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Early polls can offer some insight into candidates’ weak points – but are extremely imprecise

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Preelection polls have been inescapable early in the 2024 election year, setting storylines, as they invariably do, for journalists and pundits about the race for the presidency.

At the same time, the polls have delivered reminders that they can be less than precise indicators of outcomes — as was evident in January’s Republican caucus in Iowa and primary in New Hampshire.

In those contests, former President Donald Trump slightly underperformed his estimated polling numbers, while rivals Florida Governor Ron DeSantis in Iowa and former South Carolina Governor Nikki Haley in New Hampshire outperformed poll-based expectations.

Although Trump won both states handily, the outcomes signaled anew that polls, however ubiquitous, are best treated warily. That’s a point I emphasize in the soon-to-be-released, updated edition of “Lost in a Gallup,” my book about polling misfires in U.S. presidential elections.

Imprecision in election polling has long been recognized. As Archibald Crossley, a pioneer of modern survey research, pointed out in the early 1970s:

“If election results completely agree with those of a preelection poll, it is a coincidence.”

Members of a voting adjudication board review ballots in Phoenix on Nov. 9, 2023, after a midterm election days before in Arizona.
Justin Sullivan/Getty Images

Contradictory polls

The early-in-2024 polls assessing a presumptive rematch between Trump and President Joe Biden have broadly signaled a close race, while on occasion presenting whiplash-inducing, contradictory indications.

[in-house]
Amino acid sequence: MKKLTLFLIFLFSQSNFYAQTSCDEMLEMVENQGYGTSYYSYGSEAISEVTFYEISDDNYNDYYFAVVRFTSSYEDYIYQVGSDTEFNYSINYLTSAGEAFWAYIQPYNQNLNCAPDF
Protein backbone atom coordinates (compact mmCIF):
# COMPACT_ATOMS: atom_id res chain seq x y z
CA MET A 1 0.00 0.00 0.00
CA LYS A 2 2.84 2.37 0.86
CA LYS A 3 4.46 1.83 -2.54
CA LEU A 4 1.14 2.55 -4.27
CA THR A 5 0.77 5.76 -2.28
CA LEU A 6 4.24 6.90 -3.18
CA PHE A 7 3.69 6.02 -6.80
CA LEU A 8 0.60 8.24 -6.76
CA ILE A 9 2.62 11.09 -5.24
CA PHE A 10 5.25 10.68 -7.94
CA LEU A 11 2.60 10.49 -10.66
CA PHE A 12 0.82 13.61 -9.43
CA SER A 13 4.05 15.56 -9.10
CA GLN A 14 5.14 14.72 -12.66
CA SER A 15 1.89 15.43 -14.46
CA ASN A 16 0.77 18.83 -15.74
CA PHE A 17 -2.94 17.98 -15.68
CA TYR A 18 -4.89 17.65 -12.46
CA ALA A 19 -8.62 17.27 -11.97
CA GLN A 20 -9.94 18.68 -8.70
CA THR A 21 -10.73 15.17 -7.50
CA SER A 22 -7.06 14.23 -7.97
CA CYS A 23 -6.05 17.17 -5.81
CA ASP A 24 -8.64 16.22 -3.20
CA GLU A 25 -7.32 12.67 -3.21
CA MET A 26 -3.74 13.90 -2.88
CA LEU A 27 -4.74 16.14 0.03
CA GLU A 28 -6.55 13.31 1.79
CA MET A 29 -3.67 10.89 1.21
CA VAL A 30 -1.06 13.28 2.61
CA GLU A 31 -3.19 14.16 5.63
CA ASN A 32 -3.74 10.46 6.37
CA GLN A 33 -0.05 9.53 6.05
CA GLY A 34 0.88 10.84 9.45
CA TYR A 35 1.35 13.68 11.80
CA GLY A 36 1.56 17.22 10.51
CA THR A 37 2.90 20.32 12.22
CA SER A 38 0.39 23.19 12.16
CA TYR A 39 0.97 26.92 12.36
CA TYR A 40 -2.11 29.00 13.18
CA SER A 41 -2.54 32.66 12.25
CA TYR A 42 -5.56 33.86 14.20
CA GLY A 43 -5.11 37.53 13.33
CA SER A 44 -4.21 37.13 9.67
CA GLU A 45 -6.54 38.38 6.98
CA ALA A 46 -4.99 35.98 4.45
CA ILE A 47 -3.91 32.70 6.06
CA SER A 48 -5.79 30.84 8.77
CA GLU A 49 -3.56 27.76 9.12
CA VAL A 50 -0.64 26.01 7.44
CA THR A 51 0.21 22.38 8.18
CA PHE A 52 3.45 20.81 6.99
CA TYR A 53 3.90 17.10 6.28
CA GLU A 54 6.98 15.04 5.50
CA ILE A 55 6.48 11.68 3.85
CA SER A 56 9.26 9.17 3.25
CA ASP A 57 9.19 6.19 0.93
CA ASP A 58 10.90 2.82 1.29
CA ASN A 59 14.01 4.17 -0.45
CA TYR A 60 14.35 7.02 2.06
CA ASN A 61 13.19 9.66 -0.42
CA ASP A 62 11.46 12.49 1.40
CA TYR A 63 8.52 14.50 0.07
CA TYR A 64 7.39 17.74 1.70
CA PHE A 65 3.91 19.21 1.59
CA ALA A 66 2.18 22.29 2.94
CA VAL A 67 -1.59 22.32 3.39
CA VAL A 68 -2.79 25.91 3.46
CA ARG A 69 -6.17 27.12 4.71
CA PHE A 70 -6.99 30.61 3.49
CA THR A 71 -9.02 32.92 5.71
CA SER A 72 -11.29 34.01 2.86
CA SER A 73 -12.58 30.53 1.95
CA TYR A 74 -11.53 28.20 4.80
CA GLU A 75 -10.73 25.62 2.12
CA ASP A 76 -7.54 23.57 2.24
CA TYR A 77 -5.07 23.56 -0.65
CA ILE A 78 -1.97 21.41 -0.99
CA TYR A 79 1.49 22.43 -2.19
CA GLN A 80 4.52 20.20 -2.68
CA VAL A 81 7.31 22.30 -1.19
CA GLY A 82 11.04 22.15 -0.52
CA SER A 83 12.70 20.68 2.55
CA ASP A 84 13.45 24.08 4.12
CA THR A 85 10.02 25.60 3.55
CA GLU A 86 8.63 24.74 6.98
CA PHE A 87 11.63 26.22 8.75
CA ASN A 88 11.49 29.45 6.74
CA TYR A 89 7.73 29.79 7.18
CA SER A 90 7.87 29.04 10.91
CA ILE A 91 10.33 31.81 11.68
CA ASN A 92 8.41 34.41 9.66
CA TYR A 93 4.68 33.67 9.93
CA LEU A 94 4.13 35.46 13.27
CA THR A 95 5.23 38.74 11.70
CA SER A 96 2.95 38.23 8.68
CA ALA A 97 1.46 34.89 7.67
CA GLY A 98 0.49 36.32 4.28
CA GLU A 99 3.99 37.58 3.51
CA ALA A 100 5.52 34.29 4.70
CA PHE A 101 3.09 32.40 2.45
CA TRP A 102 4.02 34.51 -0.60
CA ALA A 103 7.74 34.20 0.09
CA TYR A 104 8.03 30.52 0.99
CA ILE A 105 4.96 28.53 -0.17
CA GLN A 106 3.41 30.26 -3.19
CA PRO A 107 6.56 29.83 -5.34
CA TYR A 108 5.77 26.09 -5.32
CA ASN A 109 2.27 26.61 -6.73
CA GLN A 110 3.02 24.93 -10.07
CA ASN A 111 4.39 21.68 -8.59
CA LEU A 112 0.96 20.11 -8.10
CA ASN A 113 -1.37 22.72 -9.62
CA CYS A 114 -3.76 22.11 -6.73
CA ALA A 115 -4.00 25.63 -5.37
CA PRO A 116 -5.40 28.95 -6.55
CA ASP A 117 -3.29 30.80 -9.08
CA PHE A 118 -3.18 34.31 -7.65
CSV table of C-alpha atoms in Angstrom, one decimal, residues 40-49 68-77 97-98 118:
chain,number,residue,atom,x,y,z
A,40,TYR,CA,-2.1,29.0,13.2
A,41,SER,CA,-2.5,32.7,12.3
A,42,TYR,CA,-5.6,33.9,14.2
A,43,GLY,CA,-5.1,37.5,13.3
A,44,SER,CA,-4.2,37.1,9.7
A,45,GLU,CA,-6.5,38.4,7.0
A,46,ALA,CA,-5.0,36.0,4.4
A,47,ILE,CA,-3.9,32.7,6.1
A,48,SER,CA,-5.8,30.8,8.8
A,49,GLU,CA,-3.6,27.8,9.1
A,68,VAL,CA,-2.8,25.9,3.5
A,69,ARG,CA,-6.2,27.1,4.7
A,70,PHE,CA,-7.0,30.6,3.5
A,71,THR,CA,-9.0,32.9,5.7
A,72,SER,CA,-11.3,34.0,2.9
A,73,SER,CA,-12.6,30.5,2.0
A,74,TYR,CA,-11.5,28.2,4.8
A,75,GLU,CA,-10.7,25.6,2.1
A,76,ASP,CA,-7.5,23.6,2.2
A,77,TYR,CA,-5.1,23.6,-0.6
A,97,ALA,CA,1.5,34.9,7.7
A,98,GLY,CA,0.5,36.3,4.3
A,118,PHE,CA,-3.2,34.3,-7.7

Whiplash results can stem from differences in how pollsters conduct their surveys and how they analyze and statistically adjust their findings.

A striking example of whiplash effects came recently in surveys released within a day of each other. CNN, in a matchup poll released Feb. 1, 2024, estimated that Trump led Biden by 4 percentage points.

The day before, however, a Quinnipiac University poll reported that Biden was ahead of Trump by 6 points.

It deserves mention that neither CNN nor Quinnipiac distinguished itself in polling the presidential race four years ago. CNN’s final preelection survey in 2020 placed Biden ahead by 12 points; Quinnipiac’s final poll had Biden leading by 11 points.

Such results encouraged notions that Biden was headed for a landslide victory. His popular-vote margin in 2020 was 4.5 points, in what overall was the worst performance by polls since 1980.

Why pay any attention to polls?

The gap in the recent CNN and Quinnipiac poll results gives rise to an important question: Why, at such an early moment in the campaign, should voters pay any attention to preelection surveys?

Conventional wisdom, after all, has it that polls conducted many months before votes are cast possess scant predictive value, given that much can influence the direction and outcome of long-running presidential campaigns.